Labor and Employment

Meal and Rest Breaks at Work

By Lisa Guerin, ​J.D., Boalt Hall at the University of California at Berkeley
You may be entitled to paid or unpaid breaks throughout your workday.

Does your employer give you meal or rest breaks during the workday? Although it’s common for employers to do so, it may not be legally required. Under federal law, employers do not have to provide any breaks for employees to eat, rest, or use the bathroom. However, employers that choose to provide breaks may need to pay employees for this time. And, some states require employers to give meal breaks, rest breaks, or both.

Federal Law on Meal and Rest Breaks

The federal Fair Labor Standards Act (FLSA) sets the minimum wage, requires employers to pay overtime, and regulates child labor, among other things. It also dictates what counts as work time, for which an employee must be paid. Although the FLSA doesn’t require employers to give employees any breaks, it does require employers to pay for certain breaks that they voluntarily provide.

Under federal law, employers must pay employees for short breaks that last 20 minutes or less. So if your employer gives you two ten-minute breaks during your shift, you are entitled to be paid for that time. Your employer must also pay you for breaks of any length if you have to do any work during that time. For example, if you get a 30-minute meal break—but you need to sit at your desk and greet customers—you must be paid for that time. (For more on the FLSA, see our FAQ on wage and hour laws.)

State Laws on Rest Breaks

A handful of states require employers to give employees a ten-minute rest break for every four hours they work. These breaks must be paid. The states that currently require employers to provide rest breaks are:

  • California
  • Colorado
  • Kentucky
  • Minnesota
  • Nevada
  • Oregon, and
  • Washington.

Illinois also requires employers to provide rest breaks, but the law applies only to employees working as hotel room attendants. Vermont requires employers to provide employees with reasonable opportunities to eat and use the restroom throughout the workday.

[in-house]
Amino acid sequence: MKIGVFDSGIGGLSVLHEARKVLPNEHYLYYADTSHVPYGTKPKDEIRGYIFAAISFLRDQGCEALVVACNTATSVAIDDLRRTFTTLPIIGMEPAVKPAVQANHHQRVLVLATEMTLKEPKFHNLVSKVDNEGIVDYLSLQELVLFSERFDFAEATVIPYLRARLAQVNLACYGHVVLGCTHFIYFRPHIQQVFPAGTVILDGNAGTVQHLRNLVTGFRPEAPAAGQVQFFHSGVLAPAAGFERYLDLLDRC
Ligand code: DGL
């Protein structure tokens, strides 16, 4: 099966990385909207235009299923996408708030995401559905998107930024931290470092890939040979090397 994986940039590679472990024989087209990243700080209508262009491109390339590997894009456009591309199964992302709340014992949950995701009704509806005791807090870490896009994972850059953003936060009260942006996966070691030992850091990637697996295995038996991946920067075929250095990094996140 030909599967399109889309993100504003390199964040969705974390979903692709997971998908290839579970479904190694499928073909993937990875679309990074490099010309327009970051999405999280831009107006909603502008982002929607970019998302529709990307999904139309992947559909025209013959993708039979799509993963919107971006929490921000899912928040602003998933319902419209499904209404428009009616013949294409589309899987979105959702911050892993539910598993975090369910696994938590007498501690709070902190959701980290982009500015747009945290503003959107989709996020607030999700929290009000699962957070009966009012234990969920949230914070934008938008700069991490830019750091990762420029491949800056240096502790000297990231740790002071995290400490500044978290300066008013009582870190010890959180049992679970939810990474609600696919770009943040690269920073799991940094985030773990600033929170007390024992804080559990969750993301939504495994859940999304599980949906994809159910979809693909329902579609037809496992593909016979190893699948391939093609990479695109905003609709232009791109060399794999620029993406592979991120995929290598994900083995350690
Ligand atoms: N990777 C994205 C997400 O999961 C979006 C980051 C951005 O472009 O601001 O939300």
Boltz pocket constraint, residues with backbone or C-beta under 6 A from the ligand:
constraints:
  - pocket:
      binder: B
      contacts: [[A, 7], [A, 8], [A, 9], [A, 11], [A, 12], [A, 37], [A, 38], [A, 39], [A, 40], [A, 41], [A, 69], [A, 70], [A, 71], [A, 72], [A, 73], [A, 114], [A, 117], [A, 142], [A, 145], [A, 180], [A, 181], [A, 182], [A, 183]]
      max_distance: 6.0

More states require employers to provide rest breaks to minors. If you employ anyone who has not yet reached the age of 18, make sure to check your state’s rules on breaks for younger workers.

State Laws on Meal Breaks

Less than half of the states require employers to provide meal breaks to employees. These breaks may be unpaid, as long as employees don’t work during this time.

Commonly, state law requires employers to allow employees to take an unpaid meal break once they have worked five hours. In some states, employers may provide an on-duty meal break if the employee’s job requires it or if only a small number of employees are working. However, on-duty meal breaks must be paid.

In a few states, employees are entitled to another meal break if they work a certain number of hours. For example, in California, employees are entitled to a second unpaid meal break if they work more than ten hours in a day. Some states also regulate when meal breaks must be offered. For example, some states prohibit employers from requiring employees to take their breaks at the start or end of their shifts.

As is true of rest breaks, meal break requirements are often stricter for minors. Check with your state labor department to find out the rules.

Questions for Your Attorney

  • Does my employer have to give me periodic rest breaks if I have a medical condition that requires such breaks?
  • Can my employer require me to take both of my rest breaks back-to-back?
  • What should I do if my employer is making me work during my meal break, but isn’t paying me for it?
Have a wage and hour law question?
Get answers from local attorneys.
It's free and easy.
Ask a Lawyer

Get Professional Help

Find a Wage And Hour Law lawyer
Practice Area:
Zip Code:
 
How It Works
  1. Briefly tell us about your case
  2. Provide your contact information
  3. Connect with local attorneys
NEED PROFESSIONAL HELP?

Talk to an attorney

How It Works

  1. Briefly tell us about your case
  2. Provide your contact information
  3. Choose attorneys to contact you